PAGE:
Pocket of Joy: Close Grandparents

One of the best decisions I ever made in my life was to settle close to my parents before having a child. I even convinced my parents to move right into my neighborhood after they retired, a ten-minute walk from my backyard, and everyone in my family has benefited from the arrangement . Grandparents and grandchildren are great for each other's physical, mental, and emotional health. And the support grandparents can provide in helping to care for and raise a child benefits the child's parents. Over the past year, I think we all realized just how important it is for parents to have reliable and safe childcare, and unfortunately our nation has some work to do to provide for the needs of working class families. Those of us fortunate enough to have parents who are willing and able to help us care for our children are blessed indeed. Close relationships between grandparents and grandchildren create well-being and resilience in every generation of the family. It is wonderful to have

Endo Belly Dance

Later this summer, I have an ultrasound scheduled to begin the process of maybe, finally, diagnosing the endometriosis that I believe I have. Sometimes I feel like my belly is busted. At different times in my life, I've had different abdominal issues at varying degrees of severity. They started in my teens and changed with different stages of biological development, different dietary habits, different exercise routines, and different levels of stress. They were relieved by pregnancy but made childbirth tough. They returned a couple years after I gave birth and have evolved over the past decade. And now that I'm in my late 30s, I have collected some strategies under my belt (yeah that's a mom joke, ha ha) for managing my belly issues in between medical interventions. The most fun and consistently effective practice I've tried is belly dance. I first tried out belly dance in college, when an older friend taught a brief workshop. I only learned a few basic hip movements, b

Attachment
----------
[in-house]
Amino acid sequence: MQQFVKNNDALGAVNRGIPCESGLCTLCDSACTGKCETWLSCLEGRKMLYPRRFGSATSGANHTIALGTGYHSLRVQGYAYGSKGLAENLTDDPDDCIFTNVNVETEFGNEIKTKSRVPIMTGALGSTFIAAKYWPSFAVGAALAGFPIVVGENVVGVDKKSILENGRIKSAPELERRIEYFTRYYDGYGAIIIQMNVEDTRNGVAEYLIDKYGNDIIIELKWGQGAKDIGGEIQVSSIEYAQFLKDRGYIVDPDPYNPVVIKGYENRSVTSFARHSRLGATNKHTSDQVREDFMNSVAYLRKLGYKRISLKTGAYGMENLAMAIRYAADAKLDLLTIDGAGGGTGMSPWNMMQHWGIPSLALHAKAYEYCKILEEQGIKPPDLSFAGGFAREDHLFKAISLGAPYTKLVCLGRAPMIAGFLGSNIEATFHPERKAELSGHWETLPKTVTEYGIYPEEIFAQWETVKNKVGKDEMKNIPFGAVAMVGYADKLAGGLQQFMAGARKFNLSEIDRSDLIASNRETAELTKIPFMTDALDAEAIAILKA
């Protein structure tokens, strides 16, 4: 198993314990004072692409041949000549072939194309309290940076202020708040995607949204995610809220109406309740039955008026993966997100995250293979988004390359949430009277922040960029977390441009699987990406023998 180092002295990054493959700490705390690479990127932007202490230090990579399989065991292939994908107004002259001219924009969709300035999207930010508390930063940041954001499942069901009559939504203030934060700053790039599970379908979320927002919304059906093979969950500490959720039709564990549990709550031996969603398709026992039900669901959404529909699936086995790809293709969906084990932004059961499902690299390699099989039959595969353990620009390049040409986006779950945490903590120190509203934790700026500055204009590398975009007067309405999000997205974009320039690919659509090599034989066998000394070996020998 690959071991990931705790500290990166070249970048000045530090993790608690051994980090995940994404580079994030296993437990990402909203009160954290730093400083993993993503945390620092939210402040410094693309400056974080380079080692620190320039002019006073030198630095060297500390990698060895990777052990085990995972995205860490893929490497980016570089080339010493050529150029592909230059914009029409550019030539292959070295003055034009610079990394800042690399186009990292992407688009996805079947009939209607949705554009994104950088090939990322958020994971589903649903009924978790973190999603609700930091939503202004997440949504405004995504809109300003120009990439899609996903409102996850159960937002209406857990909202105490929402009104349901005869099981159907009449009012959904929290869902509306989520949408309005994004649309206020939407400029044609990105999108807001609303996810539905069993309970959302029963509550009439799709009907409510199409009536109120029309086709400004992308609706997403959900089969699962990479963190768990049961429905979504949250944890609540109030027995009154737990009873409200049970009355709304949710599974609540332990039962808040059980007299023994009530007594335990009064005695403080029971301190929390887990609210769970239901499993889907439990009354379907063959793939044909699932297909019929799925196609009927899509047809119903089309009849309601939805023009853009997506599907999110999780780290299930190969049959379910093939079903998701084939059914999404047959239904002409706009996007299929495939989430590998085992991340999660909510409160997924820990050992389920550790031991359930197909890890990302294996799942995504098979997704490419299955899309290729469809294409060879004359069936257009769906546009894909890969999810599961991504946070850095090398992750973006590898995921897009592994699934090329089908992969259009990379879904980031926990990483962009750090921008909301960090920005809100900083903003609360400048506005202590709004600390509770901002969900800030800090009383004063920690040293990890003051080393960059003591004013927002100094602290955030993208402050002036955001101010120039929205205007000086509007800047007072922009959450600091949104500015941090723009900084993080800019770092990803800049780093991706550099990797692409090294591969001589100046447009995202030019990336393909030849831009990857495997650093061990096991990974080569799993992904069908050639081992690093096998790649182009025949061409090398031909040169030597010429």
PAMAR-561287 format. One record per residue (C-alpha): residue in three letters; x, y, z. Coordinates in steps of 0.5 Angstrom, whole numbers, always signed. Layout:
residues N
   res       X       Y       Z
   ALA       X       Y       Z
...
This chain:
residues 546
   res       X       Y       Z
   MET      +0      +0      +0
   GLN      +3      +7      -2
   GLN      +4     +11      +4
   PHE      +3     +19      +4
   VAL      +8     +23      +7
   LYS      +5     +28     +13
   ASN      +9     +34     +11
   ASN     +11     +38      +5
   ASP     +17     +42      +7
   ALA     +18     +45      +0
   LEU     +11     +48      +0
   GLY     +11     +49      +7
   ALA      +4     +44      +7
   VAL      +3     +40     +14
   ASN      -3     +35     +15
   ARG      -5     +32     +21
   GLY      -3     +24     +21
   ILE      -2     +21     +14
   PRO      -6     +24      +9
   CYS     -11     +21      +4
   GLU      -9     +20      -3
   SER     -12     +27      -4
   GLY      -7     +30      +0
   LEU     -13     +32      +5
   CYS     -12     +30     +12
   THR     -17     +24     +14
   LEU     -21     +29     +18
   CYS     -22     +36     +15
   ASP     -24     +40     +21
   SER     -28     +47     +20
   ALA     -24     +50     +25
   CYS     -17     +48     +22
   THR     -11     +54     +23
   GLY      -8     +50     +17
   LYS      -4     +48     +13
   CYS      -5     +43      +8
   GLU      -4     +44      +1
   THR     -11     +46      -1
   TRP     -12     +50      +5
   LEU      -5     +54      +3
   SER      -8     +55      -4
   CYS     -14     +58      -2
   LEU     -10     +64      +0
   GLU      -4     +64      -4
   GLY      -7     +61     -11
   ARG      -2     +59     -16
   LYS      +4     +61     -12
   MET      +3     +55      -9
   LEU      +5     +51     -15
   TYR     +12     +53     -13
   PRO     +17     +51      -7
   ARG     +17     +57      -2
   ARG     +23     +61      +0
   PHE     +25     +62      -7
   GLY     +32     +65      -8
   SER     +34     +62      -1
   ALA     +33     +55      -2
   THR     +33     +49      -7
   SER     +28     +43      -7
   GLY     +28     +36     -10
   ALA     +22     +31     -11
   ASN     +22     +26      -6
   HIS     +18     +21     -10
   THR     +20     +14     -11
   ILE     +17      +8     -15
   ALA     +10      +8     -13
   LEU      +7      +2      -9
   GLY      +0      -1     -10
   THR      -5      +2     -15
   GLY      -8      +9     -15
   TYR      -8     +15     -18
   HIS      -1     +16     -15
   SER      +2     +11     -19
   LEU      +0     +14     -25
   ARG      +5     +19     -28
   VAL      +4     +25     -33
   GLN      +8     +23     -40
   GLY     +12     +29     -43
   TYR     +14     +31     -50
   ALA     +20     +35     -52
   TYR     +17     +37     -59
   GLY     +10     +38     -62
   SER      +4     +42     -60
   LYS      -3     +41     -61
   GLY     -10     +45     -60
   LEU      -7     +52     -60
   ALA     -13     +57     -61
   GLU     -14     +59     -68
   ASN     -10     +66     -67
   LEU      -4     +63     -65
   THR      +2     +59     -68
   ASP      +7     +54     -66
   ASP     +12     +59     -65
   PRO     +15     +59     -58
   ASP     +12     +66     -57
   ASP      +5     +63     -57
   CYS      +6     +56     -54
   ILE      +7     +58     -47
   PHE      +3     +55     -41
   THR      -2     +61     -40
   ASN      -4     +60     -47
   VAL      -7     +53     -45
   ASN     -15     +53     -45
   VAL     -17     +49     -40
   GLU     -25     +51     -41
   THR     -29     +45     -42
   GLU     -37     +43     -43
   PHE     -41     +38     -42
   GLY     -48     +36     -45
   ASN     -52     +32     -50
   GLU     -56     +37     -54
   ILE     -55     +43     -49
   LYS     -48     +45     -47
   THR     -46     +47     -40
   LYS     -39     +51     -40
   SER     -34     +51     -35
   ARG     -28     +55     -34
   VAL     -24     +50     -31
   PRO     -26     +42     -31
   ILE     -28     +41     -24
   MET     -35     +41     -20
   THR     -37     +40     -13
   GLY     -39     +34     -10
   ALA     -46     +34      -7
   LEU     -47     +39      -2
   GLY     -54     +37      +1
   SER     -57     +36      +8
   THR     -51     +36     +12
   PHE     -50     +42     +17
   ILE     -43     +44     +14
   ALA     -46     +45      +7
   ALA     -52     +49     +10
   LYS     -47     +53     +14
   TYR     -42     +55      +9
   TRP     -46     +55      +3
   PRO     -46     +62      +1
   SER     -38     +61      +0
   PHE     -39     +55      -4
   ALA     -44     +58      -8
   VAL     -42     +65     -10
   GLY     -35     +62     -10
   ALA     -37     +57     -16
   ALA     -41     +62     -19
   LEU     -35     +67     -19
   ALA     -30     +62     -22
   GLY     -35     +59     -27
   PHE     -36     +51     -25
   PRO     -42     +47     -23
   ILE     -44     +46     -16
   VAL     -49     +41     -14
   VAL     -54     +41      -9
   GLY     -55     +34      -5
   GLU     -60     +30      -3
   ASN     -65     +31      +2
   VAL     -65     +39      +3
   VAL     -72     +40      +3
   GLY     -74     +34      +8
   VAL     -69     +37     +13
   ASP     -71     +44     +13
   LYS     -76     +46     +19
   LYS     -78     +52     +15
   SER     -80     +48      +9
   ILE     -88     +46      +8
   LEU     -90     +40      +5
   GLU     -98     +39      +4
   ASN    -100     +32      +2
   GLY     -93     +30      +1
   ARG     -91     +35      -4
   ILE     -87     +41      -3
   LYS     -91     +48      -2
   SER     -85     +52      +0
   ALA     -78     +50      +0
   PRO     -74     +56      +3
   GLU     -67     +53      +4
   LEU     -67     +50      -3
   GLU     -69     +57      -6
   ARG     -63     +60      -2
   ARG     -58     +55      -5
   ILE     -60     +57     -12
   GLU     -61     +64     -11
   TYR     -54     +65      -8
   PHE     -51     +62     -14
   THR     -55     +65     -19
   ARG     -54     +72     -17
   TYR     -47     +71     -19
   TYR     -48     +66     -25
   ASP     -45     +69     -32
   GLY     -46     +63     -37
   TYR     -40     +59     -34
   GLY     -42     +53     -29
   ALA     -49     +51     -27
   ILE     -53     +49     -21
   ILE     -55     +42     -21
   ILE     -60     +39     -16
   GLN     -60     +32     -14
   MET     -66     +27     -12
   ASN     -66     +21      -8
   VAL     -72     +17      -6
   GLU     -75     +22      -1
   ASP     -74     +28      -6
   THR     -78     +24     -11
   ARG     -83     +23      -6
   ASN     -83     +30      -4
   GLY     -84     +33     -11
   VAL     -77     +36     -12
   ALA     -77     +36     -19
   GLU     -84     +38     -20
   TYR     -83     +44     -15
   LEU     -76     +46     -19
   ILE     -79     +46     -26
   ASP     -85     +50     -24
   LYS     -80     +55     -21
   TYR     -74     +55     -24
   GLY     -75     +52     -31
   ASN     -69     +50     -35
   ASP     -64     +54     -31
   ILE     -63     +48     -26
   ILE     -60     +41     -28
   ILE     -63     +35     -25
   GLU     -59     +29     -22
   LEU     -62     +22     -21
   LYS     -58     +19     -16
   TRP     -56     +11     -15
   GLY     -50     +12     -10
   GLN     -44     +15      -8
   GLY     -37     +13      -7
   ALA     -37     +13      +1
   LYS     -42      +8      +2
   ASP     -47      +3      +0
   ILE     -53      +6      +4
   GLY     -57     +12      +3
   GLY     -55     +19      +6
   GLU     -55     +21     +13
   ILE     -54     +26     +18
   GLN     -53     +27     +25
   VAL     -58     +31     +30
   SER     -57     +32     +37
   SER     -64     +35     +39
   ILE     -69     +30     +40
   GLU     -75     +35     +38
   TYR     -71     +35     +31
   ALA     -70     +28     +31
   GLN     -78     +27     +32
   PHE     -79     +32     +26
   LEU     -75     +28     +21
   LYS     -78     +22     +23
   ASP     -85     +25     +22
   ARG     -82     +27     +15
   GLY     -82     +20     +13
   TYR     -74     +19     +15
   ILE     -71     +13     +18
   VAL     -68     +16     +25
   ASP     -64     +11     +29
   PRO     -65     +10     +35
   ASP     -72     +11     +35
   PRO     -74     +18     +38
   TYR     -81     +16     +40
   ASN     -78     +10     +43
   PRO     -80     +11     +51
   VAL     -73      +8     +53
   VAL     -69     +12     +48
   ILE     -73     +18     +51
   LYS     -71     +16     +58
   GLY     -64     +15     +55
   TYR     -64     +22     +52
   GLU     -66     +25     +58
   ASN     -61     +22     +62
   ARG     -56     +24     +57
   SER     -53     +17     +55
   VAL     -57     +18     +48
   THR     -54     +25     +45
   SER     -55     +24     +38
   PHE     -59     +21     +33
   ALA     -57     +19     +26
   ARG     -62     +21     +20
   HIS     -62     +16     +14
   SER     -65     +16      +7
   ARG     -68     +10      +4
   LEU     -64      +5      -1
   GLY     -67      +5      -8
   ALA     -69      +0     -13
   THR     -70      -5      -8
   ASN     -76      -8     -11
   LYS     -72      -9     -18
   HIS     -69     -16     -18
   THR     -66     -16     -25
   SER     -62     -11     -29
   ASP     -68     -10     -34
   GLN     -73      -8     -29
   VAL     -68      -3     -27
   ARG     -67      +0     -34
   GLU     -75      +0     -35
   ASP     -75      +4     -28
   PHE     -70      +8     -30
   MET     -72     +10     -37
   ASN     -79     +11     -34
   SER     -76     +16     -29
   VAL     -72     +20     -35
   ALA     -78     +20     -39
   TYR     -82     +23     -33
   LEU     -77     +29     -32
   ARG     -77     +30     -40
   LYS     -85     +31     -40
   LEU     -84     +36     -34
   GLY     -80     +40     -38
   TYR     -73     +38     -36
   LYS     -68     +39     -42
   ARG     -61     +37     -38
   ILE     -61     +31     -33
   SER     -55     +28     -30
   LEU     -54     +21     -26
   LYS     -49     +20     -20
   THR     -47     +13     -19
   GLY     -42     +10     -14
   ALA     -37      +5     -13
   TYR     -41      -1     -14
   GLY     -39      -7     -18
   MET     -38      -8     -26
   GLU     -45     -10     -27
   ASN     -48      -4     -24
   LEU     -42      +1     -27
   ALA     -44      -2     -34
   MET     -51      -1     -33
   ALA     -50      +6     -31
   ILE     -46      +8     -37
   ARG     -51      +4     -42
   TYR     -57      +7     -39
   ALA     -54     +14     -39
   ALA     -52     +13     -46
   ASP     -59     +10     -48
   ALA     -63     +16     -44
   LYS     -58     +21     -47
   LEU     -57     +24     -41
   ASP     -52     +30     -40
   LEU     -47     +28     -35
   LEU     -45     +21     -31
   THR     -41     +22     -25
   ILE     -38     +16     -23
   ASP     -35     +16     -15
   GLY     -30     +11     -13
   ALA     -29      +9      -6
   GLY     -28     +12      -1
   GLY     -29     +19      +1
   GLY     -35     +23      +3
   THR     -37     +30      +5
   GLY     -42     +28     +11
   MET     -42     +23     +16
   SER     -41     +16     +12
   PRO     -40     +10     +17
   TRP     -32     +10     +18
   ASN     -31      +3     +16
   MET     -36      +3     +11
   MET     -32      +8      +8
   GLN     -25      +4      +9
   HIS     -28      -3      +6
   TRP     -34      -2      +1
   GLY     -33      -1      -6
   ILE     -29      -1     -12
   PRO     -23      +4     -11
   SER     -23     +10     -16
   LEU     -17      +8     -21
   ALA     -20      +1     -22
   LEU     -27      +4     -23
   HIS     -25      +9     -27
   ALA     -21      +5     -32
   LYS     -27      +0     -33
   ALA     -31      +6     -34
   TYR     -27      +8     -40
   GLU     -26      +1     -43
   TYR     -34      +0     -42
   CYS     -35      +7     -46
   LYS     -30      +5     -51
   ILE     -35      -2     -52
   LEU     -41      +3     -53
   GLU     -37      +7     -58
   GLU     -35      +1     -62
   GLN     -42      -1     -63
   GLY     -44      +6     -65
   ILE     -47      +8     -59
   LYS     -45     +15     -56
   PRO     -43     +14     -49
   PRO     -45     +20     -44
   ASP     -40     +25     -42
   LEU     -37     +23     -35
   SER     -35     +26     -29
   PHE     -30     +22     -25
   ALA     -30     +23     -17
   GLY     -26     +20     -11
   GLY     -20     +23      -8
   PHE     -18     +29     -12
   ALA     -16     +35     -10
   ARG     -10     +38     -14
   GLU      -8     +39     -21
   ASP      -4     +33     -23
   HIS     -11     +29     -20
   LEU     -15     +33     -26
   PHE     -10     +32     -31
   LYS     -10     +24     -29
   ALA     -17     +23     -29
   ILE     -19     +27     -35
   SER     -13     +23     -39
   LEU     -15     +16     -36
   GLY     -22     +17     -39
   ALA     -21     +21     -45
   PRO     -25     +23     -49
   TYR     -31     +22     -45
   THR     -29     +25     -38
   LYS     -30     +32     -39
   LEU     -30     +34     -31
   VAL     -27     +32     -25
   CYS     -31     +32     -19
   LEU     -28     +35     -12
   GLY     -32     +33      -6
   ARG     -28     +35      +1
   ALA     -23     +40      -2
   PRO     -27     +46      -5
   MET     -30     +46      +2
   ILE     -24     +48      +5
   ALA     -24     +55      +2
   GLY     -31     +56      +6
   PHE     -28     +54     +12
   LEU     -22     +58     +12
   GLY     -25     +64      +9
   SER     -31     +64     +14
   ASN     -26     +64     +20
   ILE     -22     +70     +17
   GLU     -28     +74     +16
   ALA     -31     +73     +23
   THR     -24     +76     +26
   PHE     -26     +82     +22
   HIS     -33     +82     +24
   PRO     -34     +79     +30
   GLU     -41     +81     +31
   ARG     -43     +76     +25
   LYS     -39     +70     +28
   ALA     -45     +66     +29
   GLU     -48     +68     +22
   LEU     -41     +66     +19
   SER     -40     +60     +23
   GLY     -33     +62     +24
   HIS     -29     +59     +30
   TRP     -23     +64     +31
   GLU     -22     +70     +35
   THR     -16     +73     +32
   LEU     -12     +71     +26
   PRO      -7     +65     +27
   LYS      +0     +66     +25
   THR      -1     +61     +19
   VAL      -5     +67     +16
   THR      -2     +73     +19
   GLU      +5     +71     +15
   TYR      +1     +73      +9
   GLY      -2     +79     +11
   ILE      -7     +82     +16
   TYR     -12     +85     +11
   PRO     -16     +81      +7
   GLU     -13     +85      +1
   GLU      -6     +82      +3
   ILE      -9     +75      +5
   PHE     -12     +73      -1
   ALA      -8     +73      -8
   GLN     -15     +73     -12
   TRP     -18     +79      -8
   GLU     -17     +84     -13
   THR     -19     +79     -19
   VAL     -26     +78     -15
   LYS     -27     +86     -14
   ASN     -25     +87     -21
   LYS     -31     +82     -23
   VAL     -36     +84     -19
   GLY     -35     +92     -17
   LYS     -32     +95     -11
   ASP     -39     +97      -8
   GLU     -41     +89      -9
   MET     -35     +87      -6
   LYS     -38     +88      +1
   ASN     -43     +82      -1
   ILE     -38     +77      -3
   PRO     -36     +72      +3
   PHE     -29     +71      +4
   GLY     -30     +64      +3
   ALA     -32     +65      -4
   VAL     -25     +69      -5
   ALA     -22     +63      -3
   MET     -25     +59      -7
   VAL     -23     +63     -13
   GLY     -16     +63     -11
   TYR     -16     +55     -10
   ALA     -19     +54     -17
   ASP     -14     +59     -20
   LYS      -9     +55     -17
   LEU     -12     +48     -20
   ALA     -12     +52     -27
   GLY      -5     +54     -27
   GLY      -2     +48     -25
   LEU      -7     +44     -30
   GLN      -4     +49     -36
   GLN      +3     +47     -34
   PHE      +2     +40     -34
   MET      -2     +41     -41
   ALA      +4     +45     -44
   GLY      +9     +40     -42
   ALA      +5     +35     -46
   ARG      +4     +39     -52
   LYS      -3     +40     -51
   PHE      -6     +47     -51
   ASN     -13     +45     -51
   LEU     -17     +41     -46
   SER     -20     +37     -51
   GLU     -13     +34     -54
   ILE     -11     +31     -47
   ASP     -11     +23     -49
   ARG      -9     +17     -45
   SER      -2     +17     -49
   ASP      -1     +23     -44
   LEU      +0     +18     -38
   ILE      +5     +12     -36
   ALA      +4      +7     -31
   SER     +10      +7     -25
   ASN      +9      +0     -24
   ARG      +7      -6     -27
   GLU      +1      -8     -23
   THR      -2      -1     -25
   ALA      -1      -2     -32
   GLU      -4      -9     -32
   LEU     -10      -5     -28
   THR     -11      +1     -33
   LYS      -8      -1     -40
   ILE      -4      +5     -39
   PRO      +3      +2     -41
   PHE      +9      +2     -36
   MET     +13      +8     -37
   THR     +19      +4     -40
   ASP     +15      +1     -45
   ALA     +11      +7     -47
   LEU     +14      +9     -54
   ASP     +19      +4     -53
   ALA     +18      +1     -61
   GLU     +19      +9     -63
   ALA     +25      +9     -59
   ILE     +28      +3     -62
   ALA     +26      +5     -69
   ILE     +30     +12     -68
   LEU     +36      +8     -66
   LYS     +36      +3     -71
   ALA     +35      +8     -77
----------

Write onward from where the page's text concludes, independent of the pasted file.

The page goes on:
Pocket of Joy: Entering the Flow

Over the past year, much has been written about how entering into a flow state with an immersive hobby can protect us from the negative effects of a life-disrupting disaster like a pandemic. When the world outside is out of control, it can be lifesaving to find escape and release inside of our own minds. As a writer, I can get into my most intense state of flow by writing long fiction. When I wrote my last novel, Leirah and the Wild Man , I felt possessed. I lost myself so completely in the narrative that when I went back and read some of the pages I had written, they surprised me. I remembered something like having a dream about the contents of the story but not actually coming up with those particular words.  During the writing process, I experienced sudden storms of inspiration that drove the story in unexpected directions but never totally off course. I learned to trust these moments and open my mind's sails, and my story grew more complex and nuanced and wild without losing t